JBL Professional 305P MkII
With a market crowded more than ever, especially in the sub-$450 price range, anything new from JBL targeting that range is worth your attention.
These are good-looking speakers with sleek lines of black plastic. Circles around the drivers are glossy black, while an impressive-looking point surrounds the tweeters.
The monitor offers the correct connection ports and controls at its back. The functionality of those is excellent without being complex. They are straightforward to use, with enough control to satisfy any audio geek.
Each monitor’s woofer and tweeter are powered by 41 watts of Class D amplification, with a 43Hz – 24kHz frequency response. If you’re looking for solid bass, you will likely have to add a subwoofer.
JBL’s 305P is a gorgeous monitor pair that offers exceptional performance on the budget. However, JBL offers the LSR-308P with 8-inch woofers if you’re looking for more power.
Pros Of The JBL
- These monitors are affordable
- Accurate upper register
- Wide center image
Cons Of The JBL
- The midrange is a little weak
Earthquake Sound MPower Series
The Earthquake Sound MPower Series price makes up for its incredible sound quality, making it one of the best nearfield monitors out there. Thanks to its superb sound, this tops most of the mediocre-sounding nearfields.
The Earthquake Sound MPower Series offers sound clarity, accurate reproduction, and harmonious balance and transparency.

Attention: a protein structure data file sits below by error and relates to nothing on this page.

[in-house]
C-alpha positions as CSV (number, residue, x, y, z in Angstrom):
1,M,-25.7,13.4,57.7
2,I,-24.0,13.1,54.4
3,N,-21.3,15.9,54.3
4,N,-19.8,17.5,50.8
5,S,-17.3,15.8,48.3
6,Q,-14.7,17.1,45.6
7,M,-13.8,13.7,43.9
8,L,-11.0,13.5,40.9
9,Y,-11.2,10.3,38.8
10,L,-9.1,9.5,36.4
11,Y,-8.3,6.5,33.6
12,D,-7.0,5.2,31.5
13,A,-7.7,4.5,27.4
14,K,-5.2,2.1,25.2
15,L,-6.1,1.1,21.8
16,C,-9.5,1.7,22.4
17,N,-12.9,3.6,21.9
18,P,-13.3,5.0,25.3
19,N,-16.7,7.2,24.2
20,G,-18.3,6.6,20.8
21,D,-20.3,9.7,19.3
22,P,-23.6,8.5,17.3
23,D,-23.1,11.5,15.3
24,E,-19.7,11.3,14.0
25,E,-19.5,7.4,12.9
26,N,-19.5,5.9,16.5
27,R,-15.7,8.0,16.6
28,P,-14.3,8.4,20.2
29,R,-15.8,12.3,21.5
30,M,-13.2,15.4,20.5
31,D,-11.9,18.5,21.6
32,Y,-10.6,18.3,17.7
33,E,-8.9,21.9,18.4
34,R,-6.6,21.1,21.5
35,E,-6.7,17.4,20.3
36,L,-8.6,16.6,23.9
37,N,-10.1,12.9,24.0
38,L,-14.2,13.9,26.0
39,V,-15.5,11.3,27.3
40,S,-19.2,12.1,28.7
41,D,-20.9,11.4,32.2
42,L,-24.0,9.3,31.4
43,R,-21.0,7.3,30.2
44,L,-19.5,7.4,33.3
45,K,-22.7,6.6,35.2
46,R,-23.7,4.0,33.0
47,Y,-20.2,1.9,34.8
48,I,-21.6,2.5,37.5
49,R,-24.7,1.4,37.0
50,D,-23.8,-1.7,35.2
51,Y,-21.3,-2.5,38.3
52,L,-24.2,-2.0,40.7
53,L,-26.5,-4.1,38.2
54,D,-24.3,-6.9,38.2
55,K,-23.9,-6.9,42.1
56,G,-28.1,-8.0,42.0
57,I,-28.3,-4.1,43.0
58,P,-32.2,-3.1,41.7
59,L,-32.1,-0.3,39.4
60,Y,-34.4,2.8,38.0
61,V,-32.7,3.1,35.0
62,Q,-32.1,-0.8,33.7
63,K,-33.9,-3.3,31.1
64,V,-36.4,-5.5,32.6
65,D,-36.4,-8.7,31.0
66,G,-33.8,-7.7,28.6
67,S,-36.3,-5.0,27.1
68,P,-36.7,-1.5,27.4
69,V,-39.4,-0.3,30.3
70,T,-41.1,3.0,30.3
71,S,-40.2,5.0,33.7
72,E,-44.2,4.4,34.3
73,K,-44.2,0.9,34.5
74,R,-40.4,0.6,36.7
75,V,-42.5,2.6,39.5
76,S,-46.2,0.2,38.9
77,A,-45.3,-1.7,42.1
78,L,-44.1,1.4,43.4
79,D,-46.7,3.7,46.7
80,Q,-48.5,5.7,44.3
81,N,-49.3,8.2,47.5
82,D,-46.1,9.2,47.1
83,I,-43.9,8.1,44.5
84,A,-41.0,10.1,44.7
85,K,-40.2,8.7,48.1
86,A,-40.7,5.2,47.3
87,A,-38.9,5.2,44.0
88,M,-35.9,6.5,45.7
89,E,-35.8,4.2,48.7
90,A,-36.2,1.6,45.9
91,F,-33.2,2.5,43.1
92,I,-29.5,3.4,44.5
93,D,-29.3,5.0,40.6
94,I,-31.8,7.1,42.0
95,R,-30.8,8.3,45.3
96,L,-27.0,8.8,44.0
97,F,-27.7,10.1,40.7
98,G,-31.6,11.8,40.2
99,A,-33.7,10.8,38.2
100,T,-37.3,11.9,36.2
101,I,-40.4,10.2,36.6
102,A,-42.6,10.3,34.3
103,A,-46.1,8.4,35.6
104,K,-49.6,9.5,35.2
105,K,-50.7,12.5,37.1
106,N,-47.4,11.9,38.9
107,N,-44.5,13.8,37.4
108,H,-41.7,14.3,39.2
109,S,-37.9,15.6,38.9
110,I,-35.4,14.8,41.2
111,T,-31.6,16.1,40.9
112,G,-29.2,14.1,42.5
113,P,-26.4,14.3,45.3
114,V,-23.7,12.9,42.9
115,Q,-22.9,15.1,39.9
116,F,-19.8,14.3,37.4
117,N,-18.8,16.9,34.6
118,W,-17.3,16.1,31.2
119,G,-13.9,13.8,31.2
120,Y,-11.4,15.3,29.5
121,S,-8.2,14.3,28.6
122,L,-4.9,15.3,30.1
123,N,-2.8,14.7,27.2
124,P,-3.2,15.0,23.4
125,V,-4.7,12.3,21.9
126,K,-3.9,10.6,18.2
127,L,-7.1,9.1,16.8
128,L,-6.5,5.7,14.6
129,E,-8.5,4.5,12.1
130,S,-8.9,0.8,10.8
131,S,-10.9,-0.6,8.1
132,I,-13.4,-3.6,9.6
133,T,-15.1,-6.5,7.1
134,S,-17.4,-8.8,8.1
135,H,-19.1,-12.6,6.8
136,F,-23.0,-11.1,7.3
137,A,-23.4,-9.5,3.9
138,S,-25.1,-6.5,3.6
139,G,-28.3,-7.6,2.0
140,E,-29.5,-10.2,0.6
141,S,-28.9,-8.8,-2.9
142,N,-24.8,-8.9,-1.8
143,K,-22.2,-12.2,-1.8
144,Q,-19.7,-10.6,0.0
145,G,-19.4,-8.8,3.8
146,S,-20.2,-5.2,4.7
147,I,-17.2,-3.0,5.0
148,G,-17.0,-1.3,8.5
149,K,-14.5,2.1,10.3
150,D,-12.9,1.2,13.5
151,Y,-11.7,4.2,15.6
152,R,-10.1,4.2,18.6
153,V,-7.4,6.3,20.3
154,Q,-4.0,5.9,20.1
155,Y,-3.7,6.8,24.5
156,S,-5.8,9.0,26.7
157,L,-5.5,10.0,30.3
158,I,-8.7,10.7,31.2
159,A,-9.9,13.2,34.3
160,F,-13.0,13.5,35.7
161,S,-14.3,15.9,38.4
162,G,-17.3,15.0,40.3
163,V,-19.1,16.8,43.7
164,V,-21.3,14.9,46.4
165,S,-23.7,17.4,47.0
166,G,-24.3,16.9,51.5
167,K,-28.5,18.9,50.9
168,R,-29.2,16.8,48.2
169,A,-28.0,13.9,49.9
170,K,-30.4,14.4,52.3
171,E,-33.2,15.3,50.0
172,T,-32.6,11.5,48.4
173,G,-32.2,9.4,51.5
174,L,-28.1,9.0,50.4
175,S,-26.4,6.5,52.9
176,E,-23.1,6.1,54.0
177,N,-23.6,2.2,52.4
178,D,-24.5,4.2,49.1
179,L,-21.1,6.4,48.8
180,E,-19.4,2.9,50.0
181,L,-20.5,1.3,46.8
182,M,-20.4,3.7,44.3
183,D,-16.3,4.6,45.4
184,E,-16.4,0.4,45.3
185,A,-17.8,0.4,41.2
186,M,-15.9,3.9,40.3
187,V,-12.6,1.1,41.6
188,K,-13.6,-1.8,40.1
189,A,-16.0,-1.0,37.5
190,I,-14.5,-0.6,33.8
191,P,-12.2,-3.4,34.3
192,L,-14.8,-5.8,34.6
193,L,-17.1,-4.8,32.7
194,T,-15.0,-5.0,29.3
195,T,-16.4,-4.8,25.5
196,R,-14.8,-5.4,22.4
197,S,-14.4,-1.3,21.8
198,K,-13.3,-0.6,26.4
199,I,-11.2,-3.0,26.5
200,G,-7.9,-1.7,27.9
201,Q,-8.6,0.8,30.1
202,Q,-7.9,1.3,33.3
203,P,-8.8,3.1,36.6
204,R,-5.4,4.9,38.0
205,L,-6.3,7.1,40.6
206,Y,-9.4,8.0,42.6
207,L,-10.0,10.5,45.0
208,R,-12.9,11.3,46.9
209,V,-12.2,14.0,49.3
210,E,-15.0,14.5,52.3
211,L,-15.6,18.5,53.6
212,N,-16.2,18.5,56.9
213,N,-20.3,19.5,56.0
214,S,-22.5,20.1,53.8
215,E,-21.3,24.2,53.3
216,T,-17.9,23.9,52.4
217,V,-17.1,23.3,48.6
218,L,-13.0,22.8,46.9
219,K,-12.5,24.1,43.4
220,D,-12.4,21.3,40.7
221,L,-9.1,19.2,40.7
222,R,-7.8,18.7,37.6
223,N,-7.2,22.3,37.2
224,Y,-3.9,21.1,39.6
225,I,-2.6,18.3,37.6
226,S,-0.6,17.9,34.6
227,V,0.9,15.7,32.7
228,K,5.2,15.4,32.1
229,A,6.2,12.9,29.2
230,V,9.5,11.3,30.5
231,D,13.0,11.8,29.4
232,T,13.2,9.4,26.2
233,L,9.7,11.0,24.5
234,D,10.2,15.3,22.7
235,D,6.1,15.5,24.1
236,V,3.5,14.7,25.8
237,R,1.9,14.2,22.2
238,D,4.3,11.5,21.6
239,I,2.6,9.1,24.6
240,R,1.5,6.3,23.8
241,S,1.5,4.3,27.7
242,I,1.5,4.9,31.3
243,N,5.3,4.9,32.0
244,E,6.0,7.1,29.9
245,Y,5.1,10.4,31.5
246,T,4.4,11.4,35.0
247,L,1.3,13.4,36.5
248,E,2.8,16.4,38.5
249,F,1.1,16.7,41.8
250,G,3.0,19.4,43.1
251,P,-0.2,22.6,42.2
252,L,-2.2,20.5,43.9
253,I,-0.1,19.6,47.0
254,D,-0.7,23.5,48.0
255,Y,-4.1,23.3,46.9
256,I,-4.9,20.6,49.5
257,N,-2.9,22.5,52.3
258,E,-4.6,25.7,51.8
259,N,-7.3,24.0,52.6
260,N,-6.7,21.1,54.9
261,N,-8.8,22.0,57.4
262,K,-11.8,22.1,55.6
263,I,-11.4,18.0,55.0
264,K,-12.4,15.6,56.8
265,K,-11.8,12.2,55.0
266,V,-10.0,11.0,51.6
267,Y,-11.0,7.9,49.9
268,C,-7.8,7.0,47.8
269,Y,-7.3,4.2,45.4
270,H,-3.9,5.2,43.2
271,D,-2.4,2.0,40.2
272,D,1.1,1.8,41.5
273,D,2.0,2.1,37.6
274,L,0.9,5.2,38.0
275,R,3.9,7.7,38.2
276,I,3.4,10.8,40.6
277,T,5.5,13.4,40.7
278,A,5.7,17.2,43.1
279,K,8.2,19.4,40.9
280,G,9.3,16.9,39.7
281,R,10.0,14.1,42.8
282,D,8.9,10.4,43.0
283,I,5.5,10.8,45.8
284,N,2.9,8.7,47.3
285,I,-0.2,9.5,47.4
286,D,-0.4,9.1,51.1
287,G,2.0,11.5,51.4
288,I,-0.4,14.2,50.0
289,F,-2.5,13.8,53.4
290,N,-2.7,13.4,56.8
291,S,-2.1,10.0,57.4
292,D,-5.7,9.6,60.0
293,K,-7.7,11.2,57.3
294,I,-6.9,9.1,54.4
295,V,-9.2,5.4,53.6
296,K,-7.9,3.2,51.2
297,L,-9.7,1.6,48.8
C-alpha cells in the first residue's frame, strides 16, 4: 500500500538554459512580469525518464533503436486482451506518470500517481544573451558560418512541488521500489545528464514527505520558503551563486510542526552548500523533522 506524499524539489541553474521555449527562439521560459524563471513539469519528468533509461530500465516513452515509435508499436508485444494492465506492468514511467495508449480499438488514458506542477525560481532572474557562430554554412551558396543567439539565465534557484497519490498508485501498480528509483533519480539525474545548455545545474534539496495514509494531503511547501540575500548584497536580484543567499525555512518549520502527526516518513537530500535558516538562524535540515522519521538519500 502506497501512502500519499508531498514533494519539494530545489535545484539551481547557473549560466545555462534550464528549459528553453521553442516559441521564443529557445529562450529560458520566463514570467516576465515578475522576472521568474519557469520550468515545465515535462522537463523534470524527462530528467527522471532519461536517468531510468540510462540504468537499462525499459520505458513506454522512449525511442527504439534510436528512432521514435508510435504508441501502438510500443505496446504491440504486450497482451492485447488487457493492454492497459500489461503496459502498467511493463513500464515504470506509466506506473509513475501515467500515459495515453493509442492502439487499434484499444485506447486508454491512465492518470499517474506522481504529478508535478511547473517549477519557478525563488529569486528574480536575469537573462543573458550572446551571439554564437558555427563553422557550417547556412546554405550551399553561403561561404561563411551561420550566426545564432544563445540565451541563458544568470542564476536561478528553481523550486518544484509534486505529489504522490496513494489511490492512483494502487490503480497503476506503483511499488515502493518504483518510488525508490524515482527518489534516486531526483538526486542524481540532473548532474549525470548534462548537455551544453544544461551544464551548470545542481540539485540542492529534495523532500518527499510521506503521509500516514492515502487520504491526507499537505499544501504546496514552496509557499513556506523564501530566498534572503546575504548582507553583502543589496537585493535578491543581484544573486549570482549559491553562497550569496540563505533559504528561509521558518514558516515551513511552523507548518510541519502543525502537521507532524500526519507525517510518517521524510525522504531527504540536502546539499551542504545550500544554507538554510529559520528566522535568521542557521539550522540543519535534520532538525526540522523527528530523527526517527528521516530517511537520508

Available in 6.5-inch and 8-inch models, these active monitors are equipped with full-featured amplifiers, woofers with stiff Aramid glass fiber cones, and ultra-fast ribbon tweeters. In addition, the MPower-6 and MPower-8 can easily match any room decor with their deep matte black finish and smooth edges.
It’s one of the best sounding monitors in its price range.
Pros Of The Earthquake Sound MPower Series
- Great performance
- It doesn’t degrade when placed on a shelf
- Built-in filters and level control
Cons Of The Earthquake Sound MPower Series
- Slightly understated sibilance
KRK Classic 5
The KRK Classic 5 is not your standard flat response monitor. Instead, it’s designed for producers and DJs looking for more bass from a small-format studio monitor.
The woven glass fiber composite used to build this model combines physical strength and stiffness with very good self-damping. In turn, it delivers a much tighter sound.
The reliable build pairs a 5″ woofer and a 1″ soft dome tweeter. They are very efficient, with just 15W driving the tweeter and 30W powering the mid-range/bass.
The cabinet is made out of high-density particleboard with rounded corners. The style is pretty simple yet attractive, with yellow speaker cones and logos.
KRK offers excellent value, delivering a realistic, well-balanced sound in a typical studio environment.
Pros Of The KRK Classic 5
- Good bass
- Attractive design
Cons Of The KRK Classic 5
From a distance, these look just like your regular budget speakers. Still, if you look closer, you can quickly notice that that’s not the case.